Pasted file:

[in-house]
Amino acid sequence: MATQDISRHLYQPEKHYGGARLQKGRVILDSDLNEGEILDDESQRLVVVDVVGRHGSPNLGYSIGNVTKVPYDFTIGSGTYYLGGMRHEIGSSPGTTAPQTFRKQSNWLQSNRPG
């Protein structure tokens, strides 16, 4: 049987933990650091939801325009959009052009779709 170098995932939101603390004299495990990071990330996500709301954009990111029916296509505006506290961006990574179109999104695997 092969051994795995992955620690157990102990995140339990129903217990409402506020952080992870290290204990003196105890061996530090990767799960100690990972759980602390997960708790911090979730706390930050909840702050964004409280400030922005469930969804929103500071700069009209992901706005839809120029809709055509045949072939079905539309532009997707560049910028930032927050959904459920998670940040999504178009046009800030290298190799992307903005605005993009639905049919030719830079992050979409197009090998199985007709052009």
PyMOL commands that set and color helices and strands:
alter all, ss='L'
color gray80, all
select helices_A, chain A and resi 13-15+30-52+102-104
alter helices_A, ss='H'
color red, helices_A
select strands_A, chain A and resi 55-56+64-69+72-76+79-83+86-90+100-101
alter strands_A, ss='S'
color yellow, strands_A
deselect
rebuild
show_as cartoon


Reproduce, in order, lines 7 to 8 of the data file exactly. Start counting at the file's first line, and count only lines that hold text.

select helices_A, chain A and resi 13-15+30-52+102-104
alter helices_A, ss='H'